Escape from New York

Escape from New York (poster detail)

Format: DVD

Release date: 4 August 2008

Distributor: Optimum Releasing

Director: John Carpenter

Writers: John Carpenter, Nick Castle

Cast: Kurt Russell, Lee Van Cleef, Isaac Hayes, Harry Dean Stanton

USA 1981

95 mins

Cinematic speculation regarding the future state of New York City ranges from the perilously polluted urban environment of Richard Fleischer’s Soylent Green (1973) to the multi-cultural melting pot of Luc Besson’s The Fifth Element (1997), but the most memorable vision of the Big Apple of tomorrow is arguably offered by John Carpenter’s enduring cult favourite Escape from New York (1981). Carpenter’s fifth feature is a tough yet satirical action picture that drops iconic anti-hero Snake Plissken (Kurt Russell) into a cityscape that has literally been left to rot in order to carry out a suicide mission that will take him on a tour of New York landmarks that are now distinguished by their levels of danger rather than tourist appeal.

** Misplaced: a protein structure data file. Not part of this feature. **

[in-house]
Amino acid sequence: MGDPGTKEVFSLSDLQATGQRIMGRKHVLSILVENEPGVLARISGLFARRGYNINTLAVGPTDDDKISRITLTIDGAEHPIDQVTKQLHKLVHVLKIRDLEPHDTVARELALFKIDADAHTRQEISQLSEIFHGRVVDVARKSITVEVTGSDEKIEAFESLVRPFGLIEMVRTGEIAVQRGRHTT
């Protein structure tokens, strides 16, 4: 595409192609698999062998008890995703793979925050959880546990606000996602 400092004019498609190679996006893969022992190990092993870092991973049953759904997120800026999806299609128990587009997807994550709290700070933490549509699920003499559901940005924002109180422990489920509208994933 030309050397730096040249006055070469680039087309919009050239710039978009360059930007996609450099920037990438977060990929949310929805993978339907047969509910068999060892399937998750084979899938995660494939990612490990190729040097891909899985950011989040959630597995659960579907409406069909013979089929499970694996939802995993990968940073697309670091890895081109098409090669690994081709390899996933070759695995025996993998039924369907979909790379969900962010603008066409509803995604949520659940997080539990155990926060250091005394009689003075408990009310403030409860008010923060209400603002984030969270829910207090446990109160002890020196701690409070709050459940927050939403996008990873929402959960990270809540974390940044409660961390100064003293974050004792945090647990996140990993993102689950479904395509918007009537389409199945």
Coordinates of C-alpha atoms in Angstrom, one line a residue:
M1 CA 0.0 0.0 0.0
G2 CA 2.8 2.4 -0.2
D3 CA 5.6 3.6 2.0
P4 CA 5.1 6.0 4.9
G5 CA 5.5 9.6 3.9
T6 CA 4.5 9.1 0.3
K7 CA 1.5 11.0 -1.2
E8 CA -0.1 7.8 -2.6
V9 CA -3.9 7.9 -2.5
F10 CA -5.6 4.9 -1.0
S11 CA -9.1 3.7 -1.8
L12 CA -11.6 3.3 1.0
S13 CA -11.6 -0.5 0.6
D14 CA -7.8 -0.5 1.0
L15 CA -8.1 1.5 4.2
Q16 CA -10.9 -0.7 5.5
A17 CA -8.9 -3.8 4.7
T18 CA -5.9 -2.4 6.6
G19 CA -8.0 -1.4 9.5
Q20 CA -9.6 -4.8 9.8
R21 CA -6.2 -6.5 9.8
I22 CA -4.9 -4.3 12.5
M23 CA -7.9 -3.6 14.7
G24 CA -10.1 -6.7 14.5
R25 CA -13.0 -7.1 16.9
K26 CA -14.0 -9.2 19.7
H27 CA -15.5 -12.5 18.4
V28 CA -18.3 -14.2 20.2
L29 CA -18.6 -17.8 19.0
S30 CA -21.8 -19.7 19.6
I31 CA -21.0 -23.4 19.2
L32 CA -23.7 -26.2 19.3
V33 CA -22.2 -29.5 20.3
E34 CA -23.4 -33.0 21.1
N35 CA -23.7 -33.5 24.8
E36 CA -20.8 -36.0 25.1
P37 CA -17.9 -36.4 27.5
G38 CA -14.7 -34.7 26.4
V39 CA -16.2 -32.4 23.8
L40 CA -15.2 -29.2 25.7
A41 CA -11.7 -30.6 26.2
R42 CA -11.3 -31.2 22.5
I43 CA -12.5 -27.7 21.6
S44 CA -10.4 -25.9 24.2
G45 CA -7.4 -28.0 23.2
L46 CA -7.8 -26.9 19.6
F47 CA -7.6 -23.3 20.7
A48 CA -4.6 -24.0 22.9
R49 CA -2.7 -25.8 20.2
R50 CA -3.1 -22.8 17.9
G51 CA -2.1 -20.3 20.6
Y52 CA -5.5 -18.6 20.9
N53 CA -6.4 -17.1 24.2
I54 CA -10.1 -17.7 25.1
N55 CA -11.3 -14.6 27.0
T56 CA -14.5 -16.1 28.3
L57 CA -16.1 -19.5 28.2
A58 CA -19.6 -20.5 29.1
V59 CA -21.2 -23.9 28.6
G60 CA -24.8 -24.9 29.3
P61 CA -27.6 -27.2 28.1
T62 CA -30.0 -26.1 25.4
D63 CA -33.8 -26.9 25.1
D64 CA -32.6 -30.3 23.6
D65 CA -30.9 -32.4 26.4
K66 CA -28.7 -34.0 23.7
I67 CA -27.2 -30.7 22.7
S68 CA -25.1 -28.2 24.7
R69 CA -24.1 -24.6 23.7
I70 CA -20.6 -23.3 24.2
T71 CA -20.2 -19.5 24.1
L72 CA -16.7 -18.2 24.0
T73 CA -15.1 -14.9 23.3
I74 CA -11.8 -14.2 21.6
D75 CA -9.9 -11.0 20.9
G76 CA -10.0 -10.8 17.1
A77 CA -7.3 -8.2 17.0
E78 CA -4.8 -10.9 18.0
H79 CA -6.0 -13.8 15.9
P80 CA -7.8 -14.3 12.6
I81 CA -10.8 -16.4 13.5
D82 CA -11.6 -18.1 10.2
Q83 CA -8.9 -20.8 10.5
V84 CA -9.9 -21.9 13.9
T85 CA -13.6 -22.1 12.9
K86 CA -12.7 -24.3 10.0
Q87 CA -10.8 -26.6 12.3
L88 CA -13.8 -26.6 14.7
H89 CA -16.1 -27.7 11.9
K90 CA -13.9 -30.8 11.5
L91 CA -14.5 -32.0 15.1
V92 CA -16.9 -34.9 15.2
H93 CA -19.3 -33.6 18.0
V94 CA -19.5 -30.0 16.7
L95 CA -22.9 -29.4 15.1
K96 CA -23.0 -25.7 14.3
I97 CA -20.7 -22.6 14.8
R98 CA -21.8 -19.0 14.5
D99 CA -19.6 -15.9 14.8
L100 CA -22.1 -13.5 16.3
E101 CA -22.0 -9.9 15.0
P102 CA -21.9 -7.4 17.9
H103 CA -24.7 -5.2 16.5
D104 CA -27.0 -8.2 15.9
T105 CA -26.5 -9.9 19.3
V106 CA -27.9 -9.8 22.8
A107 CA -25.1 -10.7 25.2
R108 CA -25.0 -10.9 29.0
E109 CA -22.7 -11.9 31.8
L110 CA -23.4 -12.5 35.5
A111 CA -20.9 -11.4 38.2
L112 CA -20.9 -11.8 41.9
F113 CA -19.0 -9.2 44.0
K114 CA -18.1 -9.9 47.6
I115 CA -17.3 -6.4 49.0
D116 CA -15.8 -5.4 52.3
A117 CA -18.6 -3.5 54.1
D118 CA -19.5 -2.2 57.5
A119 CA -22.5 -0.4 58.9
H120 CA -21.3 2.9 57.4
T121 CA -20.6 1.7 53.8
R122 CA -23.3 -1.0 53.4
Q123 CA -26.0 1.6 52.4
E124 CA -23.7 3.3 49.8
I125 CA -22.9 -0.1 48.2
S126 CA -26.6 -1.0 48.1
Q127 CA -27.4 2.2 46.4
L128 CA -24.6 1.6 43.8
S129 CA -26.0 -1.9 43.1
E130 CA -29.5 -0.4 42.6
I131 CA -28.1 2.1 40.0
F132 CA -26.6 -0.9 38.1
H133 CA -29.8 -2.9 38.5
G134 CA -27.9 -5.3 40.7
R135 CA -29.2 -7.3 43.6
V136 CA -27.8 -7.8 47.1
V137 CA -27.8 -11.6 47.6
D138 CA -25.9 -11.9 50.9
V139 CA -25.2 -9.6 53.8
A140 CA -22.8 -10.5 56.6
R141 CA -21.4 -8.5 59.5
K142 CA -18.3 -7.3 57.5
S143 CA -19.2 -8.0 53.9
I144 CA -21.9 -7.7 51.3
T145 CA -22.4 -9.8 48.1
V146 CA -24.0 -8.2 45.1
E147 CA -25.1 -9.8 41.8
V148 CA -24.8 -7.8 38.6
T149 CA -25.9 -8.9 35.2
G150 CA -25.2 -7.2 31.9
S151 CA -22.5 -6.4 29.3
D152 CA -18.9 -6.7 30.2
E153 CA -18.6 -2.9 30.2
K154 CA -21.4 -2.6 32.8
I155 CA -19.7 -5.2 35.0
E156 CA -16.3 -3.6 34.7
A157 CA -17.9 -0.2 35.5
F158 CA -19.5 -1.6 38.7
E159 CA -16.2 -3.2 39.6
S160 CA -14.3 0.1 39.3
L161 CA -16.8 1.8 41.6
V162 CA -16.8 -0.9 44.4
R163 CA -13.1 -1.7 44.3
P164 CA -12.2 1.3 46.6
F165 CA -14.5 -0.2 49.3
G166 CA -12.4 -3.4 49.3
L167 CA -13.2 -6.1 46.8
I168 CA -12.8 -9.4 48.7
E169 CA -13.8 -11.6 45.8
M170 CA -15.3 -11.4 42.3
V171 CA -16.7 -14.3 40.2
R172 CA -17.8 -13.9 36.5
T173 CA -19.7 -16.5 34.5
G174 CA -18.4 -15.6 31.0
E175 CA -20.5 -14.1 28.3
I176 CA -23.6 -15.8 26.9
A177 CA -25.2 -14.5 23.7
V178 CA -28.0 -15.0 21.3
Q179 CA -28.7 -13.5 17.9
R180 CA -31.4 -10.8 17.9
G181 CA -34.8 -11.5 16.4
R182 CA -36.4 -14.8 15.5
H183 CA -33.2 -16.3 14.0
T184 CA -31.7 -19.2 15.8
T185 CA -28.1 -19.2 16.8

Events take place in 1997 towards the end of World War III; Air Force One is transporting the President of the United States (Donald Pleasence) to a crucial summit with China and the Soviet Union, but the plane is hijacked by a militant terrorist and the President evacuates using an escape pod, which lands in New York. Unfortunately, the New York of 1997 is no longer a city of commerce or a holiday destination of choice: it has been a maximum security prison since 1988 and is surrounded by a 50-foot containment wall with land mines on the 69th Street Bridge. Without any guards to bring any sense of order, the only rule is that, ‘once you go in, you don’t come out’. The police force attempt to retrieve the President, but arrive too late; he has been found by the inmates and handed over to the Duke of New York (Isaac Hayes), the leader of the most powerful gang in Manhattan. With the future of the United States dependent on the President’s participation in the summit, police commissioner Hauk (Lee Van Cleef) enlists the services of soldier-turned-criminal Snake Plissken, who has been apprehended following an attempt to rob the Federal Reserve Depository. Snake is offered a full pardon if he can bring the President back alive, but to make sure that his reluctant recruit is fully committed to the mission, Hauk has him injected with microscopic explosives that will rupture his carotid arteries once 24 hours have passed. Snake enters New York via glider, landing on top of the World Trade Centre and then proceeds to locate the President with the assistance of the wise-cracking Cabbie (Ernest Borgnine), his former associate Brain (Harry Dean Stanton) and Brain’s feisty girlfriend, Maggie (Adrienne Barbeau).